Revista Española de Salud Pública
Print version ISSN 1135-5727
MILLAN ORTUONDO, Eduardo et al. Outbreak of Viral Parotiditis in a School in Bizkaia, Spain, in 2006. Rev. Esp. Salud Publica [online]. 2007, vol.81, n.1, pp.33-42. ISSN 1135-5727. http://dx.doi.org/10.1590/S1135-57272007000100005.
Background: Outbreaks of parotiditis have recently been recorded in Spain and in other developed countries. The possible reasons currently under consideration are the low degree of immunization coverage among the populations involved and/or the low degree of effectiveness of the vaccine strains employed. This study describes one outbreak of parotiditis having occurred in Bizkaia and assesses the effectiveness of the vaccine strains and the usefulness of the diagnostic tests currently used. Methods: Those cases having compatible clinical symptoms and an epidemiological link within the period under study (February-May 2006) were labeled as cases. Blood samples were taken to study IgM and IgG and saliva for genotype and RNA detection. The immunization status and the strain used were found through the vaccine distribution records. A univariate analysis was conducted on the data and relative risks calculated according to the vaccine strains used. Results: A total of 63 cases were detected, 52 being students from one school. Fifty percent were 9-13 years of age. A total of 88.5% of the cases detected at the school had been properly immunized. The IgM sensitivity was 9% , PCR sensitivity being 37%. The relative risk of those students immunized with an initial dose of Rubini strain as compared to those immunized with Jeryl-Lynn strain was 3.8 (95% CI:2.27-6.49). Conclusions: The high degree of immunization coverage does not prevent outbreaks from occurring in places having a high degree of exposure. The IgM reveals itself to be sensitive to a very small degree for the diagnosis of parotiditis. It seems necessary that the current immunization strategies and diagnostic methods be reconsidered.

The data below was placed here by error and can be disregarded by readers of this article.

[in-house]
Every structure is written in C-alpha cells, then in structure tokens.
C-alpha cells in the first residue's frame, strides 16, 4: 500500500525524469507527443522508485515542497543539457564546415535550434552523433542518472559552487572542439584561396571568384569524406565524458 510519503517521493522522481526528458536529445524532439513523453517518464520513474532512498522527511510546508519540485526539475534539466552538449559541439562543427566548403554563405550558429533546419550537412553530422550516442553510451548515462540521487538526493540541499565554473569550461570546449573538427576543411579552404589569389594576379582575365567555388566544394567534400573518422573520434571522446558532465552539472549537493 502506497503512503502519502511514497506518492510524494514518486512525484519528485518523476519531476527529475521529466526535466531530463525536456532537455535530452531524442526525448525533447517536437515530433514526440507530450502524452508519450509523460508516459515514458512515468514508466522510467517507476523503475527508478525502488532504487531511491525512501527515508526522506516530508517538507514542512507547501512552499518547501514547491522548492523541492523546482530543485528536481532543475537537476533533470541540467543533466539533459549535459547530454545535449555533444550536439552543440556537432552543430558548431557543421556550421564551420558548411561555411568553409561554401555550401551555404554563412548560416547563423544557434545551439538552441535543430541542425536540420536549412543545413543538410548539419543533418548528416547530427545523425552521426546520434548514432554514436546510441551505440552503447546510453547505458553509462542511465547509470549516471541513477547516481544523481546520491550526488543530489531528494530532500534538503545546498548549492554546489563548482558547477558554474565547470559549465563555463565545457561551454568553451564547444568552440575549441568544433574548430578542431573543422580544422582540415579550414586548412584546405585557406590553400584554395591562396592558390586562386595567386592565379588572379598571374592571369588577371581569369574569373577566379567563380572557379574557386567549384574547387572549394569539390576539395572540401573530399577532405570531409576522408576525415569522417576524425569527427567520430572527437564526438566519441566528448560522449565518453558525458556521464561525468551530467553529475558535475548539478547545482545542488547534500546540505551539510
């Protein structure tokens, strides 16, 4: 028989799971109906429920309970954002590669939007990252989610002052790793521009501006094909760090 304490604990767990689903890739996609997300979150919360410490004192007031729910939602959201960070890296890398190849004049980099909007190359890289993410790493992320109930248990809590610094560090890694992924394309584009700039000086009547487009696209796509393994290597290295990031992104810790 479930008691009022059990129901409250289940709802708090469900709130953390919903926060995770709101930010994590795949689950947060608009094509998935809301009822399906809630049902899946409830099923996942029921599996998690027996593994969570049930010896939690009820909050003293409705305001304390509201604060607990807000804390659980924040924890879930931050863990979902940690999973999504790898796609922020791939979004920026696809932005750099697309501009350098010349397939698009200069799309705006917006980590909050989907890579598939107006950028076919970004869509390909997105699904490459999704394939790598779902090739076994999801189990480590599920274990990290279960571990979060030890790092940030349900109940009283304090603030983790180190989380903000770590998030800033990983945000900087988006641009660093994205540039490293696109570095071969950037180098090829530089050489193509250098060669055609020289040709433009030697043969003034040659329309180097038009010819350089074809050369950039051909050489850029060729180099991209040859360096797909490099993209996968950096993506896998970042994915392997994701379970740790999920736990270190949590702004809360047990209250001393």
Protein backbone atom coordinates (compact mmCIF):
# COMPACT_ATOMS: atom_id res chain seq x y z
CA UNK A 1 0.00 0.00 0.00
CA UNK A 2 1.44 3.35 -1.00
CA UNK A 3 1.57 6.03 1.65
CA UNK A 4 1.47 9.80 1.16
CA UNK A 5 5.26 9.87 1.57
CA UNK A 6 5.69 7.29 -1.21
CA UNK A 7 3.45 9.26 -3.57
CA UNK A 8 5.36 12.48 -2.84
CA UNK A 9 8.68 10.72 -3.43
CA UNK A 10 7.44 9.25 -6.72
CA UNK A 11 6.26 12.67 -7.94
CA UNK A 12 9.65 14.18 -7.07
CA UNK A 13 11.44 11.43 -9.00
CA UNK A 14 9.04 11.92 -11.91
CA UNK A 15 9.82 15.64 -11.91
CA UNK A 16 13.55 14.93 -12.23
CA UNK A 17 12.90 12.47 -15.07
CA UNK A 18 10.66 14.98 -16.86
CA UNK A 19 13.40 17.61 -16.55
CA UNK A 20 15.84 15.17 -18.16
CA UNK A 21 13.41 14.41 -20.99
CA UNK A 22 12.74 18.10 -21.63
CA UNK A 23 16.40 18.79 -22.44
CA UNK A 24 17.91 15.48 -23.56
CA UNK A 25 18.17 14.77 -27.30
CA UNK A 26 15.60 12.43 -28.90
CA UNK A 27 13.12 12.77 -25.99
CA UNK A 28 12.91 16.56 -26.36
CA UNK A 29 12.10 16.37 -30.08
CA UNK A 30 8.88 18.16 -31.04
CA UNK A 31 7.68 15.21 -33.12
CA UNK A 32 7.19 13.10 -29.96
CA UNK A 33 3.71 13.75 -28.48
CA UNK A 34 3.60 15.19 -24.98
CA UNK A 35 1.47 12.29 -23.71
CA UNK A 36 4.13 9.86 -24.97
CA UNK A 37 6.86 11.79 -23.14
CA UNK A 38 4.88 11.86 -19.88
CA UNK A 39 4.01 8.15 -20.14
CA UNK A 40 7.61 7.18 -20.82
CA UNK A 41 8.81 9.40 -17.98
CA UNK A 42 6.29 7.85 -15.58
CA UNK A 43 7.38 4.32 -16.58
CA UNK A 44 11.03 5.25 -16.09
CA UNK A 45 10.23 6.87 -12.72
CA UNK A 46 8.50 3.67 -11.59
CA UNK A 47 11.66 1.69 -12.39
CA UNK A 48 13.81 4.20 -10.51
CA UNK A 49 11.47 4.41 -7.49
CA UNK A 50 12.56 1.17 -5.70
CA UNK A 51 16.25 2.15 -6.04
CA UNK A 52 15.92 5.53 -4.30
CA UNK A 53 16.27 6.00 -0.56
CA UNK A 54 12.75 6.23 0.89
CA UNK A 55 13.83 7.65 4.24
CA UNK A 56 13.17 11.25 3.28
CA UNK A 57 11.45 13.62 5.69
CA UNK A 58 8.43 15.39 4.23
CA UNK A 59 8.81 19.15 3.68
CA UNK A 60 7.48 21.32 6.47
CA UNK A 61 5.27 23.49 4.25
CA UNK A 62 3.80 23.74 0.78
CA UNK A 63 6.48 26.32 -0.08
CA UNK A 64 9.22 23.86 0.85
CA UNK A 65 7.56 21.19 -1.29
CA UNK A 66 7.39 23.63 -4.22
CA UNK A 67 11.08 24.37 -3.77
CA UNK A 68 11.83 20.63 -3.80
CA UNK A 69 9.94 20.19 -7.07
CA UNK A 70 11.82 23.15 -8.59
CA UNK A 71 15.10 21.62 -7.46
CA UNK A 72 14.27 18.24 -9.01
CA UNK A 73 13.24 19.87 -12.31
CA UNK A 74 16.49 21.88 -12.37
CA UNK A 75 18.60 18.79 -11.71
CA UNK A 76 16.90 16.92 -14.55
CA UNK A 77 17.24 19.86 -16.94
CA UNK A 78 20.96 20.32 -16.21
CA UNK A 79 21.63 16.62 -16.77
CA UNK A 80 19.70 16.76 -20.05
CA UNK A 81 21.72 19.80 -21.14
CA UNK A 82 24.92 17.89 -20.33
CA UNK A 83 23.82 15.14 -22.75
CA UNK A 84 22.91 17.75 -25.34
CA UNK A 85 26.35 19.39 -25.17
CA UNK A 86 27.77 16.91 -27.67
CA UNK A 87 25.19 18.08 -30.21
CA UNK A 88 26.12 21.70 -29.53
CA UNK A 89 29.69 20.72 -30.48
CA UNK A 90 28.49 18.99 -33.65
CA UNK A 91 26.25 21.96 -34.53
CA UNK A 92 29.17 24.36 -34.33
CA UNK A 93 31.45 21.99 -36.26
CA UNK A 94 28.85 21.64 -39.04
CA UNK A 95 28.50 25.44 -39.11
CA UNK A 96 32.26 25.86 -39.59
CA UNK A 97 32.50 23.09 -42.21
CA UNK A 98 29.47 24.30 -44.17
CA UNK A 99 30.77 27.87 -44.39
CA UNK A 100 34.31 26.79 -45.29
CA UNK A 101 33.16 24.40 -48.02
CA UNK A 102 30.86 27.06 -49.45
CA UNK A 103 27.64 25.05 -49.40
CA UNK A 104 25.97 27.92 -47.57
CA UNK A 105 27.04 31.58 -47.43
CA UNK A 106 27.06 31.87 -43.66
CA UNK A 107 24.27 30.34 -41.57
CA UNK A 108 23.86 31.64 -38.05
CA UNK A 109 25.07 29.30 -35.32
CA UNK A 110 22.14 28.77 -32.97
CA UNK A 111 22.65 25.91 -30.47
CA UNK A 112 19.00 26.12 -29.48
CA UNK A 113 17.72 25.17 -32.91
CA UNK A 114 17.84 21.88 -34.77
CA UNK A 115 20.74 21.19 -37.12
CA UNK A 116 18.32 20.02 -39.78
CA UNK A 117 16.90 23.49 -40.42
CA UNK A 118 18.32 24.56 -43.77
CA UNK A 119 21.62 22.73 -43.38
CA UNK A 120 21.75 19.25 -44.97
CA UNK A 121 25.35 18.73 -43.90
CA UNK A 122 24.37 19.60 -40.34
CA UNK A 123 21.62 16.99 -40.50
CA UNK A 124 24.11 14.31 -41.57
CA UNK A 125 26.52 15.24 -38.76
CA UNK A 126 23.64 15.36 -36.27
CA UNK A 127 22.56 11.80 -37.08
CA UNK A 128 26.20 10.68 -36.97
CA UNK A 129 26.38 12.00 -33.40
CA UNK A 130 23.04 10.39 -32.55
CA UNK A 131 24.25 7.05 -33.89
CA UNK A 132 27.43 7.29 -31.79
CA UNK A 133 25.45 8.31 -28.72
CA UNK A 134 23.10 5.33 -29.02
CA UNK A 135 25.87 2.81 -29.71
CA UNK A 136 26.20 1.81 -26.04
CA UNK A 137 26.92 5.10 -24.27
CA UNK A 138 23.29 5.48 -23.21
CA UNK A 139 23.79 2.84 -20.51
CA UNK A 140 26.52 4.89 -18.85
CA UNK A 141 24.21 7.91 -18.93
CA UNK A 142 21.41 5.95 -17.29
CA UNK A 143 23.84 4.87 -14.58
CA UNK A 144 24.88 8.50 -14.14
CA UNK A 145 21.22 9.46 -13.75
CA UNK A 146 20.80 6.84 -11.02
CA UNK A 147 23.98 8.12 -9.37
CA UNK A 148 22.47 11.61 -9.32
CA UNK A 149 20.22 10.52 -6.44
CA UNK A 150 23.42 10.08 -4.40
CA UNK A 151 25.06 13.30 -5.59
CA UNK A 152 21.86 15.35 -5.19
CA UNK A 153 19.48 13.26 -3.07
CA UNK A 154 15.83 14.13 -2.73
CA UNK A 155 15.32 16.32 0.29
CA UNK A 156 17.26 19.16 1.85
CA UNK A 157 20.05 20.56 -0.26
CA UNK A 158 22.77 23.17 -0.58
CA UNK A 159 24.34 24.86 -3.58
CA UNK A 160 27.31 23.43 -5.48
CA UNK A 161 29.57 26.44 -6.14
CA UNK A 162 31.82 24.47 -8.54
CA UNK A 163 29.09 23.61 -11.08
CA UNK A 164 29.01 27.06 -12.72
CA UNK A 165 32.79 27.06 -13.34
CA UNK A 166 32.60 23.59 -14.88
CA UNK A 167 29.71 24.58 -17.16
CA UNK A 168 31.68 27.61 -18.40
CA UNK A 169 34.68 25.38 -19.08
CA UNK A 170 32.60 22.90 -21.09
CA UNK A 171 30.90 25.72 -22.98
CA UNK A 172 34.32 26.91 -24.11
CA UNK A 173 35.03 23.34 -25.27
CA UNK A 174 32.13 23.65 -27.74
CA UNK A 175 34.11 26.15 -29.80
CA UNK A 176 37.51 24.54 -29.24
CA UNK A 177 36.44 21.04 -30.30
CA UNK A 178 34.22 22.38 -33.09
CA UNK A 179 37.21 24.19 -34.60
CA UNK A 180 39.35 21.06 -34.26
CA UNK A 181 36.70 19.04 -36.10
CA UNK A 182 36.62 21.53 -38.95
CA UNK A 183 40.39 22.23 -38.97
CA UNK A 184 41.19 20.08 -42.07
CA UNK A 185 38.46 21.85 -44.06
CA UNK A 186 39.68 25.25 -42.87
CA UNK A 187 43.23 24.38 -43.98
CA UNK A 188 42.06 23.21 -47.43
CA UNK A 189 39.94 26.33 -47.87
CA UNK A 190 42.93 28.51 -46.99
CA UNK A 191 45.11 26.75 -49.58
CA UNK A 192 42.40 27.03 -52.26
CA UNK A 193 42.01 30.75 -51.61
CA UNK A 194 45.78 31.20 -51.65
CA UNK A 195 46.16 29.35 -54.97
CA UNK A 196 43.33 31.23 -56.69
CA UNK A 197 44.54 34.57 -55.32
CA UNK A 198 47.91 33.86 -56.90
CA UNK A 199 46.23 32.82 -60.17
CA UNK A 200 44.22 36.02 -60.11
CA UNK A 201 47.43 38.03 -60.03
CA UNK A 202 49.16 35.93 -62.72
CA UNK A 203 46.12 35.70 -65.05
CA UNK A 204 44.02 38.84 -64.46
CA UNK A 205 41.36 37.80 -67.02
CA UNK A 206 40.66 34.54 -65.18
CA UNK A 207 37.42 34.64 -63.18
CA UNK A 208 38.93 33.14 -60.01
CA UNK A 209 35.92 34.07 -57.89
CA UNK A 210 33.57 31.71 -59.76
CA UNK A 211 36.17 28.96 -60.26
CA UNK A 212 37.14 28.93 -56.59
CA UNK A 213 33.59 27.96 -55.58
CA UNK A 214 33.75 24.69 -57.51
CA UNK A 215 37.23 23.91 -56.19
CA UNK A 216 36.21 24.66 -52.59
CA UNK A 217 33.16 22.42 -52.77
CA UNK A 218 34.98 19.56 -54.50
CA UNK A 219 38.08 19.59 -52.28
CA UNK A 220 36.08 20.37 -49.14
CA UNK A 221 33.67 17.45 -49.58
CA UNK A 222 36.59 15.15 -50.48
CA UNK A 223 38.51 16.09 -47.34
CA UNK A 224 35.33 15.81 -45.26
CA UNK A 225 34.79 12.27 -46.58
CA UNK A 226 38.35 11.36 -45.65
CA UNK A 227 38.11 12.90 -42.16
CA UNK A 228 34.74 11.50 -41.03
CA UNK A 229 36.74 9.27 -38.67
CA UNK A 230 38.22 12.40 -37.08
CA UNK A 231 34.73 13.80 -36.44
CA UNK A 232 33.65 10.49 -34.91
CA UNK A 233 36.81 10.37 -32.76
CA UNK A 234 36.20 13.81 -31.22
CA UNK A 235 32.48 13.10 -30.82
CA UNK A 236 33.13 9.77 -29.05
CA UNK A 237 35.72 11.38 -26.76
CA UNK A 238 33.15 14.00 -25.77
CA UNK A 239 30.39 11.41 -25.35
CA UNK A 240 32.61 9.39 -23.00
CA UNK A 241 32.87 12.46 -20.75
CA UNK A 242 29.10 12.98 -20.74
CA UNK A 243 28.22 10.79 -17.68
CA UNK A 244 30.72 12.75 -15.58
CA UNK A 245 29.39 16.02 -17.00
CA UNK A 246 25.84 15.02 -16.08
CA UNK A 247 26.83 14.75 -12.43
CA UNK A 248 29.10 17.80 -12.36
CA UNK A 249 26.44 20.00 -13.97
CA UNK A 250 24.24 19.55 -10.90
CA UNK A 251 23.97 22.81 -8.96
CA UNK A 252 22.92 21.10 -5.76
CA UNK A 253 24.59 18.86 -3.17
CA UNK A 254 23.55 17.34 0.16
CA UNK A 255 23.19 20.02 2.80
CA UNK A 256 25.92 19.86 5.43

Keywords : Mumps; mumps virus; Epidemiology; Vaccination.